MOTHERS know better than to separate from a premature infant. The State, though, has no compunction in doing this because it is in keeping with Philippine laws.
Baby River Nasino was born a month early to Reina Mae “Ina” Nasino, 23, one of 62 community workers arrested in a government crackdown on activists conducted in Bicol and Manila in the last quarter of 2019.
Despite filing a pleading a day after River’s birth to ask the Manila Regional Trial Court Branch 20 to allow her to breastfeed River at either the Dr. Jose Fabella Memorial Hospital or at the Manila City Jail, the court ordered Ina to be returned to prison and the underweight infant to go to her maternal grandmother. Petitions to reunite the mother and infant went unanswered by the courts.
River had diarrhea not soon after being separated from her mother and was hospitalized.
On Oct. 9, after five months of deliberation, the Supreme Court released a 301-page decision and pleadings that redirected to the lower courts the petition filed by political prisoners, including Ina, for temporary release to be granted to prisoners during the pandemic.
On Oct. 9, River died from pneumonia.
The internet exploded when citizens reacted to the stringent conditions that reunited Ina and her dead baby, which limited her to three hours of visits to the wake and another three hours during the burial while handcuffed, covered in complete personal protective equipment, and surrounded by uniformed guards.
Echoing the grief and anger vented by citizens, The Filipino Scribe writer Mark Madrona posted on Oct. 16, “Mga bastos! Hindi man lang binigyan ng pagkakataon yung Nanay ng pribadong espasyo para magluksa!”
Personal space (“pribadong espasyo”) respecting the rights and welfare of prisoners, specially those detained for their political beliefs, is sorely lacking in the justice system.
Breastfeeding an infant exclusively during the first six months of life is a public health policy aggressively pushed by the Philippine government to reduce infant mortality.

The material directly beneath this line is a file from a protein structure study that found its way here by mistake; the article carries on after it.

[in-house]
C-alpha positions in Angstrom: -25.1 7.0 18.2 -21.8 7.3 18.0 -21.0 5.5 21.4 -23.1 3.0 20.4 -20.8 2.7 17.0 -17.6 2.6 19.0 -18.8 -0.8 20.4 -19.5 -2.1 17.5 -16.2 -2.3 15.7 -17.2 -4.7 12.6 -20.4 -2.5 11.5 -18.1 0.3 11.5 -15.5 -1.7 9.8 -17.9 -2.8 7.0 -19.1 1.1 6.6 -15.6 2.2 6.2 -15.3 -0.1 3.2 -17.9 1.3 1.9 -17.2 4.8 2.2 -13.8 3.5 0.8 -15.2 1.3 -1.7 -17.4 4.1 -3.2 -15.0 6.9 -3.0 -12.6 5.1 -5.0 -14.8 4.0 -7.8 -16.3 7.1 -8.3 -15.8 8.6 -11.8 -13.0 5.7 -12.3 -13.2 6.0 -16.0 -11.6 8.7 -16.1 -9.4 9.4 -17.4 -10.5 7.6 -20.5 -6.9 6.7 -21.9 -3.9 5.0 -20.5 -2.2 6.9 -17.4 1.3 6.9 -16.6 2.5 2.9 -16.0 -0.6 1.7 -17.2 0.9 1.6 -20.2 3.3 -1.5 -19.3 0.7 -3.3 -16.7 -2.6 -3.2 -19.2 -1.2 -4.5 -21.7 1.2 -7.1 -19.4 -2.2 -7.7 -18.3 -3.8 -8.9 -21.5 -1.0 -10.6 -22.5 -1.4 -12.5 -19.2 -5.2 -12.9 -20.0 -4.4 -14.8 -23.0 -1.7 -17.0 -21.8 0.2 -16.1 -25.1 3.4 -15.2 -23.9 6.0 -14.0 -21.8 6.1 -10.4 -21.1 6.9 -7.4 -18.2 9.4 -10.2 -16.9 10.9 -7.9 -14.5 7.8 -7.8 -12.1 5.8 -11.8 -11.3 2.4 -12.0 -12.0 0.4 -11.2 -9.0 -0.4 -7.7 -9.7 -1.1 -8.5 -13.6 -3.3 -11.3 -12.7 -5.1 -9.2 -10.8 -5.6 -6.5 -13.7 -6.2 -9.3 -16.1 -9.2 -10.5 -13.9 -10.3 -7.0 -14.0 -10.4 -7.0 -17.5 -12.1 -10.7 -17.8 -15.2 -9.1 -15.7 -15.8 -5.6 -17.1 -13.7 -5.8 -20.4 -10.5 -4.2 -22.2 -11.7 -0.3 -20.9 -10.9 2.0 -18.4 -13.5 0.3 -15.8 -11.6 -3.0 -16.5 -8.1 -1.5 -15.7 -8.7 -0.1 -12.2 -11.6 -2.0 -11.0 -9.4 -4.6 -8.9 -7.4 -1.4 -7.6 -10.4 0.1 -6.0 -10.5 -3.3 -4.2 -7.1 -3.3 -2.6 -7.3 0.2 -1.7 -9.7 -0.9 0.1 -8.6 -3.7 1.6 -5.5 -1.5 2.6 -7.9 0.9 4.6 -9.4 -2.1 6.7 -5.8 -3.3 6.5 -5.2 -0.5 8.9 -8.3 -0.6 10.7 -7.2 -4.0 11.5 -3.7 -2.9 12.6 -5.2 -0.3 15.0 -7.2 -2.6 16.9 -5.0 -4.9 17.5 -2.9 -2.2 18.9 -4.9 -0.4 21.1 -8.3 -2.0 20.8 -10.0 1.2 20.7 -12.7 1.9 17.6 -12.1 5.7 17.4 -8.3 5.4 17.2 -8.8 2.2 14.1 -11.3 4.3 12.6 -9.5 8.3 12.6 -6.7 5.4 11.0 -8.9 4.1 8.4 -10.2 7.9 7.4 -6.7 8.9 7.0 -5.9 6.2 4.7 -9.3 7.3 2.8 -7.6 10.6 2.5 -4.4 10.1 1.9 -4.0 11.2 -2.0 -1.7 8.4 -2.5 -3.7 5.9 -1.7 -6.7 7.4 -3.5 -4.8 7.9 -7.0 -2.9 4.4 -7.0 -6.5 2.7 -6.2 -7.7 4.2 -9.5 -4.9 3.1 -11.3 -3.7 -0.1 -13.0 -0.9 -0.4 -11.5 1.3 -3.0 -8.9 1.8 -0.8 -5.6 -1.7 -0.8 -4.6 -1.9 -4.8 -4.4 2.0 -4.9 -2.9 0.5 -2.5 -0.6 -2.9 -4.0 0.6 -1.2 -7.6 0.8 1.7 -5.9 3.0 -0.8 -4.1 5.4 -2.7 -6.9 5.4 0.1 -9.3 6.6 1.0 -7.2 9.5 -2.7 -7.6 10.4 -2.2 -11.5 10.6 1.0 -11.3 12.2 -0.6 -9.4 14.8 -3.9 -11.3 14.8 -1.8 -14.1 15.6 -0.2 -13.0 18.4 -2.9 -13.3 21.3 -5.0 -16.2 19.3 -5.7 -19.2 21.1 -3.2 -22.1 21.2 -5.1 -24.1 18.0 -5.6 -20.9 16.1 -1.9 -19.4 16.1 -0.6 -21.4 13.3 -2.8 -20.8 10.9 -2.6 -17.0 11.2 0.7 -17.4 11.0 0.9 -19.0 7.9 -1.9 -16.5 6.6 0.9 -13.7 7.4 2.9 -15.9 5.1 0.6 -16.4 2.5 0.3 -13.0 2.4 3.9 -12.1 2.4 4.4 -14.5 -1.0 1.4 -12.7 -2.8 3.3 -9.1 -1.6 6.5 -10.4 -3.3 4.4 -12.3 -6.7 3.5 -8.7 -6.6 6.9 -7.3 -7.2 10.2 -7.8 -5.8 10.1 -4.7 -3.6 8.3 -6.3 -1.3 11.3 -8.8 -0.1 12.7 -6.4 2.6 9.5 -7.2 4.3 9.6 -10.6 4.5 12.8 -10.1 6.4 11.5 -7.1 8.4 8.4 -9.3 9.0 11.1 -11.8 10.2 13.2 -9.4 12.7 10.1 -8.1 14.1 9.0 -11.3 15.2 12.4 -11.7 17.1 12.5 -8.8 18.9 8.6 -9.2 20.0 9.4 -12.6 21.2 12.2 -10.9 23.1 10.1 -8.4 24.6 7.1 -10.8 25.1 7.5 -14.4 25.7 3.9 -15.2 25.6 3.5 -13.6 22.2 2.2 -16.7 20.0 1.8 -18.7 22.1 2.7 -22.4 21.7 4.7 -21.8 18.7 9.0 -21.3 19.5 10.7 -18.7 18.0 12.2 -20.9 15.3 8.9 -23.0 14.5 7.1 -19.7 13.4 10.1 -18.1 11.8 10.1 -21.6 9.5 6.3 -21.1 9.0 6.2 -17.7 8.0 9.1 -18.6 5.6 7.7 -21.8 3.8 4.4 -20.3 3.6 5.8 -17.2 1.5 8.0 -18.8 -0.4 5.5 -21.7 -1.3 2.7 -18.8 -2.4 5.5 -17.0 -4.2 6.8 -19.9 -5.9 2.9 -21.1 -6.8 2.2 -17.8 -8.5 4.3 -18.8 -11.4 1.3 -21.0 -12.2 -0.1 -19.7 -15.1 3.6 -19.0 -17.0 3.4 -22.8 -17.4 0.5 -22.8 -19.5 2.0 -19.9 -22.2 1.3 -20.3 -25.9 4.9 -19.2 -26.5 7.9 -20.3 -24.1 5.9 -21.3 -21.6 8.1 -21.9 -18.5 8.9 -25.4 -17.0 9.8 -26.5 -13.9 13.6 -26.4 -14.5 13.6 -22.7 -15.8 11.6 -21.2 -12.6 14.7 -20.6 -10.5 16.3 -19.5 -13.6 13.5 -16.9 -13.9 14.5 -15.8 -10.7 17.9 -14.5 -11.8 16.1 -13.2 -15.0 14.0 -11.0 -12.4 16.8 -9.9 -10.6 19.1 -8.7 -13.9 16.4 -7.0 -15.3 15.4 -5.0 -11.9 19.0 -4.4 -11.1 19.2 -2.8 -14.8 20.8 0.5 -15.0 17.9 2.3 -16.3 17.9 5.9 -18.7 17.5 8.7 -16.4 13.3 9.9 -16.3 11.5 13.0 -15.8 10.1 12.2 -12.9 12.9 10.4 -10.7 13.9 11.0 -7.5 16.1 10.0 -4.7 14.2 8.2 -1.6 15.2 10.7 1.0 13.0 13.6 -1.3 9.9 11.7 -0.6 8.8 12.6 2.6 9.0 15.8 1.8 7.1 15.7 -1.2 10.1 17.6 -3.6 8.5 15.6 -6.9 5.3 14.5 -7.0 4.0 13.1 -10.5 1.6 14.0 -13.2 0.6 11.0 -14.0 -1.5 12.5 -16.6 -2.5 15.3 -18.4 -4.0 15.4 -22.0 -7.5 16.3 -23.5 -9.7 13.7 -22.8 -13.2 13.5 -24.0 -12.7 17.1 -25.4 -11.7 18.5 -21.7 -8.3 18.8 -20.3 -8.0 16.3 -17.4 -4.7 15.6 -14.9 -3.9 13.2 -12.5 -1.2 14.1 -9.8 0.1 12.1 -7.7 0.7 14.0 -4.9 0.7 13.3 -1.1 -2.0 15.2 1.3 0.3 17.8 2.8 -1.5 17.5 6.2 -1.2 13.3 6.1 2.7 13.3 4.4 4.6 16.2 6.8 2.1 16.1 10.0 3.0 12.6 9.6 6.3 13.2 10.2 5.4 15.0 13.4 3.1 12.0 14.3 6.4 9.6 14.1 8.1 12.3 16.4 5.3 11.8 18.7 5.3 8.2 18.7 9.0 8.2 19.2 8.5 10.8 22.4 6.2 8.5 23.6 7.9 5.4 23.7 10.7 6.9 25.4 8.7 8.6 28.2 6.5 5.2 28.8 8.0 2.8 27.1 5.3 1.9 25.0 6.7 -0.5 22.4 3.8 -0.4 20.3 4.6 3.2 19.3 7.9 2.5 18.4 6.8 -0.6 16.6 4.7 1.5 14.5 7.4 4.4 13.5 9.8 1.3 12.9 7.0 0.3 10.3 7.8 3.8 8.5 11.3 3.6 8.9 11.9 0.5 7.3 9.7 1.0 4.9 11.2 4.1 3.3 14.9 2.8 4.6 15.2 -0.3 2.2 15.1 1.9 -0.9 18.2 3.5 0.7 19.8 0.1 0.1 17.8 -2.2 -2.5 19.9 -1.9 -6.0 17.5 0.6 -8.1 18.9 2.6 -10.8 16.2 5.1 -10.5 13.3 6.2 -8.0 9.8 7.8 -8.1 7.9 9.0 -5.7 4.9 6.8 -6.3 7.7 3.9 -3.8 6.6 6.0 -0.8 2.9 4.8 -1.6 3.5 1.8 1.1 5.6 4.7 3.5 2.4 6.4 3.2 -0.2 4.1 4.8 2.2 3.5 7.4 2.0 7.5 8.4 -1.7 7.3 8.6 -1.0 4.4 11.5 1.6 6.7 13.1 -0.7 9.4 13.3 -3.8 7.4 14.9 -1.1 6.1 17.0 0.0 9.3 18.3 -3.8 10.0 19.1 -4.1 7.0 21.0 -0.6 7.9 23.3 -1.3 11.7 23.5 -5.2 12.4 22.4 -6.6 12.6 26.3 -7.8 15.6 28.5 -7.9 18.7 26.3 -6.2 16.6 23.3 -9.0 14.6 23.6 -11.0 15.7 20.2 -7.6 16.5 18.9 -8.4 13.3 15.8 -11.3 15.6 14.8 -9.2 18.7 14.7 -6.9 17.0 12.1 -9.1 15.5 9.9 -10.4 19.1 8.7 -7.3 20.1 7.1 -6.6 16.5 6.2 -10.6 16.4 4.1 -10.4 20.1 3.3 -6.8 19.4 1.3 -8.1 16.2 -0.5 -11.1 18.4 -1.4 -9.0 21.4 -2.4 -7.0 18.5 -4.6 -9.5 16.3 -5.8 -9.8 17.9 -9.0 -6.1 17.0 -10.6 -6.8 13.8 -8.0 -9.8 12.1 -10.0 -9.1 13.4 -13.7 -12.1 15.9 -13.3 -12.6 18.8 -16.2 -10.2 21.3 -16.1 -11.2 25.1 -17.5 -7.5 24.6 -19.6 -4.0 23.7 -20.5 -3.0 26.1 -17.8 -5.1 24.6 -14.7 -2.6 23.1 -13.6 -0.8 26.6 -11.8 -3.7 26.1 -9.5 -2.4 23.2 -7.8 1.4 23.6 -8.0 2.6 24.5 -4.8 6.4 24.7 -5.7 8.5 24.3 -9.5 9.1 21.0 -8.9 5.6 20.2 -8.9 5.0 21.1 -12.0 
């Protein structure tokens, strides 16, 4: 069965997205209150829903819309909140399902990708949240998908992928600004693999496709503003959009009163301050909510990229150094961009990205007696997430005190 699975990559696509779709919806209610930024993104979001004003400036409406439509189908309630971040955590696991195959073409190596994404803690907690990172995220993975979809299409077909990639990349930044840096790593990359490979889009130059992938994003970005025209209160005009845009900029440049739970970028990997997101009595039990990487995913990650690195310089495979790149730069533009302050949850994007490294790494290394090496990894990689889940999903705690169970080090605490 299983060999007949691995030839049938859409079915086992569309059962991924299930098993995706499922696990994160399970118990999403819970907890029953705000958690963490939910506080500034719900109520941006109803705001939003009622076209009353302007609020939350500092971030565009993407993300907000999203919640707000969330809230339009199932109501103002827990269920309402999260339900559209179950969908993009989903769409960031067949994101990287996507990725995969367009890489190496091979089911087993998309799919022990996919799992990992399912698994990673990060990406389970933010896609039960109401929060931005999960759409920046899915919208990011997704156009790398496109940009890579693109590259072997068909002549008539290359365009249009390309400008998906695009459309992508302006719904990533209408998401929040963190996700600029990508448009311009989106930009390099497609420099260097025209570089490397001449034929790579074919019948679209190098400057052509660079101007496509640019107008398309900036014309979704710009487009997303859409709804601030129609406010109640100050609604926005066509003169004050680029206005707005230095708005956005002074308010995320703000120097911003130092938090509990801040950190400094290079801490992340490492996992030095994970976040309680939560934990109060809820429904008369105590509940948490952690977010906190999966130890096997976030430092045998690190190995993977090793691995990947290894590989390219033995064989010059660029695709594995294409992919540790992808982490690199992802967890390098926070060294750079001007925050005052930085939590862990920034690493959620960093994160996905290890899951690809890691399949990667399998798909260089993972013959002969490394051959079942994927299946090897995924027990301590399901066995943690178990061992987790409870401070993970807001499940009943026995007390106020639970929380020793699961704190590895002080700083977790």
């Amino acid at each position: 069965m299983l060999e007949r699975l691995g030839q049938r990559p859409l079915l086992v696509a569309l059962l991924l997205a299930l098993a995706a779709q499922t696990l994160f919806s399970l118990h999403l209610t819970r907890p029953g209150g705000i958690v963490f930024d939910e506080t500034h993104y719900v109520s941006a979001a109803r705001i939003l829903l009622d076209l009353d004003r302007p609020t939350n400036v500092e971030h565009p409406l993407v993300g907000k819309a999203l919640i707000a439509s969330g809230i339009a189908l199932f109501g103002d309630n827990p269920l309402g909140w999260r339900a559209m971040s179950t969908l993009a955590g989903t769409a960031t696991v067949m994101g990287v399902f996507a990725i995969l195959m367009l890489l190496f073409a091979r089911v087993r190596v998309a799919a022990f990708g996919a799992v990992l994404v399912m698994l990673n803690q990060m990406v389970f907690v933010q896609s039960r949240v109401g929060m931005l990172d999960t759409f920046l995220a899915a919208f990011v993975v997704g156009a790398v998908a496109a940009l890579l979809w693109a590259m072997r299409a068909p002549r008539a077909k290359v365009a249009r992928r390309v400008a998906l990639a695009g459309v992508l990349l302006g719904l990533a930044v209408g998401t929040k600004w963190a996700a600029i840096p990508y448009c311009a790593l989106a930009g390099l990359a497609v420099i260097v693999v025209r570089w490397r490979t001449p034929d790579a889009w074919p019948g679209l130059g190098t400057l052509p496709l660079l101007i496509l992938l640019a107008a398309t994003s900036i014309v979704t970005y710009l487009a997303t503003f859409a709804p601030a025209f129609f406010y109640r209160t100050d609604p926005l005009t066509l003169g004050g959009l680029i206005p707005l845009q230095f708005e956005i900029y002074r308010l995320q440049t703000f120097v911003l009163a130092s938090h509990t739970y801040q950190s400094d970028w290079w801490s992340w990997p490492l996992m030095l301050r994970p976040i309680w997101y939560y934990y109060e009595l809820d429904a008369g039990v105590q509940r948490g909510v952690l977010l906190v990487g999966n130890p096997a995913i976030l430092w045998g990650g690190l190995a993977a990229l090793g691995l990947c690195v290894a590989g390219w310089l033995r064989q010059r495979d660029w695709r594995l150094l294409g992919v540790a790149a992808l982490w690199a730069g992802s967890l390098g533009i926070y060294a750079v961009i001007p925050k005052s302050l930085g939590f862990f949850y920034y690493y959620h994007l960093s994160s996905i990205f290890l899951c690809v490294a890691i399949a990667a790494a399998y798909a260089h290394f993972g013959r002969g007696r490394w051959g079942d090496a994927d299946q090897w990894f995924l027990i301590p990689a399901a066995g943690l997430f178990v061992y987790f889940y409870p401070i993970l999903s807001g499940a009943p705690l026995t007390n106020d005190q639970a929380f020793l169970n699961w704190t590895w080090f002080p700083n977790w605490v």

Specially for a “preemie” or a premature baby born with congenital conditions, breastmilk is the most nutritious, safest and most effective disease-fighting protection, actively endorsed by the World Health Organization.
Philippine law limits an infant born in custody to stay with its mother for only one month. Lacking explicit conditions for granting exceptions to this one-month limit, why cannot the law and Philippine jails be revised to conform to the Philippine policy promoting breastfeeding?
Aside from the possibility of women inmates being pregnant at the time of their arrest and detention, the welfare of infants born in custody should be paramount in the consideration of jail authorities to equip Female Dormitories with a nursery that has a “lavatory, refrigeration for breastmilk, electrical outlets for breast pumps, small table and comfortable seats, and other items needed for raising a newborn,” as Ina requested in her petition to the court, reported Rappler on July 2.
Substantive justice for infants born in custody and their detained mothers should reflect the “Bangkok Rules,” which sets down the United Nations guidelines regulating that the child’s best interests should inform any decision made to separate a child from its detained mother, reported the British Broadcasting Corp. on Oct. 16.
Malaysian laws permit a child to stay with its detained mother until the age of three or four years; in the UK, until the child reaches 18 months.
A system of justice that tears away an infant needing the breasts of its mother for survival is no better than a punitive one that will punish and deform its inmates in ways much more inhuman and permanent than torture.
A punitive justice puts to rest any claim or aspiration we make for civilization and advancement.